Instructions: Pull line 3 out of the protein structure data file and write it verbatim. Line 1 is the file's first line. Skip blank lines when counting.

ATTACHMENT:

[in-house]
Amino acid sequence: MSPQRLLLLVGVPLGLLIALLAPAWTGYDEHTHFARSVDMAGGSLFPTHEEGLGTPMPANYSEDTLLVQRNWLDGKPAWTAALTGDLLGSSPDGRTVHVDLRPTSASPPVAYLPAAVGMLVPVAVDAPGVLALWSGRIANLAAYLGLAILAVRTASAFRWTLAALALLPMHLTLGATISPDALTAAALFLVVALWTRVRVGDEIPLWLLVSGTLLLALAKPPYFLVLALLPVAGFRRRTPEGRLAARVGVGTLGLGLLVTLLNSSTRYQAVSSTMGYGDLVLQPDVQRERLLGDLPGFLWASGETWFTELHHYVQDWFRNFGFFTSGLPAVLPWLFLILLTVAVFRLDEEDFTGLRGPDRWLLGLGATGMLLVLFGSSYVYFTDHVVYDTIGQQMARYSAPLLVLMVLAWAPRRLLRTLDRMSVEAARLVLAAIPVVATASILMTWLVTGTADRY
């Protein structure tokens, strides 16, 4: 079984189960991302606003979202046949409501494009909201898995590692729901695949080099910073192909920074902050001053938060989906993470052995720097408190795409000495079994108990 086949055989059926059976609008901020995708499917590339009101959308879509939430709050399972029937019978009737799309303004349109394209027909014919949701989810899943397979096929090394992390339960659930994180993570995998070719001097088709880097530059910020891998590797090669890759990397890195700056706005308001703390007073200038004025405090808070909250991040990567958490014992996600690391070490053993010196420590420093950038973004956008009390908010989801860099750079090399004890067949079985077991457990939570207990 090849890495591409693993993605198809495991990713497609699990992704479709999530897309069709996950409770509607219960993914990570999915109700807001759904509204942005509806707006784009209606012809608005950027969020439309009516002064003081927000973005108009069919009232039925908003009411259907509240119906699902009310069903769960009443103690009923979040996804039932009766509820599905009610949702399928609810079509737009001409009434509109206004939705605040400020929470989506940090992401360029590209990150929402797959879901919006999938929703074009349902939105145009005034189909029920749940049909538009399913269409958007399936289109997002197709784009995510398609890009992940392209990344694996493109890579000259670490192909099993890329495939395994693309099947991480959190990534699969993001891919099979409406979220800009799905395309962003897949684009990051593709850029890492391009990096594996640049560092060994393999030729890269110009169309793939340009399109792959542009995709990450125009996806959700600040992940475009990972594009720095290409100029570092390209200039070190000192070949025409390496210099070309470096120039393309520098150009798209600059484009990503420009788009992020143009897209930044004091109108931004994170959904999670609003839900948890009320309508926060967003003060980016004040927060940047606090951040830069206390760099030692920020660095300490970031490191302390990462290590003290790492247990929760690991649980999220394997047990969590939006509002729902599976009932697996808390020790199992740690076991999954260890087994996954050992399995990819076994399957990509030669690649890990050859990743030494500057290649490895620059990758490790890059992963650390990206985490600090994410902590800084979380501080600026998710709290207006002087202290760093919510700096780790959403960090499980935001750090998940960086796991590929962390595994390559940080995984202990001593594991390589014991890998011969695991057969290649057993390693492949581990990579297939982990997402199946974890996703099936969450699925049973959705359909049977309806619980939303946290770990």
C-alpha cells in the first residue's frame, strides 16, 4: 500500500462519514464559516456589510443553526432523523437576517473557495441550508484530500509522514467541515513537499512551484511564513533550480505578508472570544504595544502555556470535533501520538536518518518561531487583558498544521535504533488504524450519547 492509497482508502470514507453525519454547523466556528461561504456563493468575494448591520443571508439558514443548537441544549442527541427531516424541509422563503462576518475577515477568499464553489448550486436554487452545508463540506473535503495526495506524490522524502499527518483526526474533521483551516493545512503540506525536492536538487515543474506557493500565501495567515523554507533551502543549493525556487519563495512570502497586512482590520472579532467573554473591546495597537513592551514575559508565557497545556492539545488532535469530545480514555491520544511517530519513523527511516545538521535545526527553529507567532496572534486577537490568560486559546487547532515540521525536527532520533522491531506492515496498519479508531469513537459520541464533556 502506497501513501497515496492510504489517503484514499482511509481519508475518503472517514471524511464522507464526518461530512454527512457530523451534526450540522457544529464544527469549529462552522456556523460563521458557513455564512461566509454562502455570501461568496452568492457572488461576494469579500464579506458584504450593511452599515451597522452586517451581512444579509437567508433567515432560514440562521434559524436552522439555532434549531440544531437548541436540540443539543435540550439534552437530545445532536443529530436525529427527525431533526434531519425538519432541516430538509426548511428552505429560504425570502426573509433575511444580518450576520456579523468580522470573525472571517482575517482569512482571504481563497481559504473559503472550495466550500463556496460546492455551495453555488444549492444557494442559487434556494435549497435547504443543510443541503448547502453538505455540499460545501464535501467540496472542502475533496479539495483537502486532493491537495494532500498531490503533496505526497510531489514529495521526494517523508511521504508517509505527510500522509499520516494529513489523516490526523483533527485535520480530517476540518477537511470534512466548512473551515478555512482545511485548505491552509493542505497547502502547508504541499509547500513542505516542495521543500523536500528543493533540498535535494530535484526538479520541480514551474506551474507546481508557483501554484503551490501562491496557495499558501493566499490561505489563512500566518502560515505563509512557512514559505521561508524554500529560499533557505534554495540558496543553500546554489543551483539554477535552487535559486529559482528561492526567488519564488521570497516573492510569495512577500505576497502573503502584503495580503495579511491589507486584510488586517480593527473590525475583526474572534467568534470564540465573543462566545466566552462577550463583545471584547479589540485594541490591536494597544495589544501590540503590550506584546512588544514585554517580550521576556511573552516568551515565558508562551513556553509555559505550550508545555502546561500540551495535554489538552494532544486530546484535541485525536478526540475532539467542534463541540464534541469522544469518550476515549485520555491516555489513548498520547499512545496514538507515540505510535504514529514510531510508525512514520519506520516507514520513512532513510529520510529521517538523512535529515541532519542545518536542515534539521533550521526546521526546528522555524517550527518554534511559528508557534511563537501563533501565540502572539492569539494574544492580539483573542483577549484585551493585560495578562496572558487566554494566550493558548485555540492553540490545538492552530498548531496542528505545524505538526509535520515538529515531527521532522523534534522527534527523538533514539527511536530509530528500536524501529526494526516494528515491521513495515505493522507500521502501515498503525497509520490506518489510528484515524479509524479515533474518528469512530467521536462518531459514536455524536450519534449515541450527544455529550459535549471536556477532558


């Protein structure tokens, strides 16, 4: 079984189960991302606003979202046949409501494009909201898995590692729901695949080099910073192909920074902050001053938060989906993470052995720097408190795409000495079994108990 086949055989059926059976609008901020995708499917590339009101959308879509939430709050399972029937019978009737799309303004349109394209027909014919949701989810899943397979096929090394992390339960659930994180993570995998070719001097088709880097530059910020891998590797090669890759990397890195700056706005308001703390007073200038004025405090808070909250991040990567958490014992996600690391070490053993010196420590420093950038973004956008009390908010989801860099750079090399004890067949079985077991457990939570207990 090849890495591409693993993605198809495991990713497609699990992704479709999530897309069709996950409770509607219960993914990570999915109700807001759904509204942005509806707006784009209606012809608005950027969020439309009516002064003081927000973005108009069919009232039925908003009411259907509240119906699902009310069903769960009443103690009923979040996804039932009766509820599905009610949702399928609810079509737009001409009434509109206004939705605040400020929470989506940090992401360029590209990150929402797959879901919006999938929703074009349902939105145009005034189909029920749940049909538009399913269409958007399936289109997002197709784009995510398609890009992940392209990344694996493109890579000259670490192909099993890329495939395994693309099947991480959190990534699969993001891919099979409406979220800009799905395309962003897949684009990051593709850029890492391009990096594996640049560092060994393999030729890269110009169309793939340009399109792959542009995709990450125009996806959700600040992940475009990972594009720095290409100029570092390209200039070190000192070949025409390496210099070309470096120039393309520098150009798209600059484009990503420009788009992020143009897209930044004091109108931004994170959904999670609003839900948890009320309508926060967003003060980016004040927060940047606090951040830069206390760099030692920020660095300490970031490191302390990462290590003290790492247990929760690991649980999220394997047990969590939006509002729902599976009932697996808390020790199992740690076991999954260890087994996954050992399995990819076994399957990509030669690649890990050859990743030494500057290649490895620059990758490790890059992963650390990206985490600090994410902590800084979380501080600026998710709290207006002087202290760093919510700096780790959403960090499980935001750090998940960086796991590929962390595994390559940080995984202990001593594991390589014991890998011969695991057969290649057993390693492949581990990579297939982990997402199946974890996703099936969450699925049973959705359909049977309806619980939303946290770990």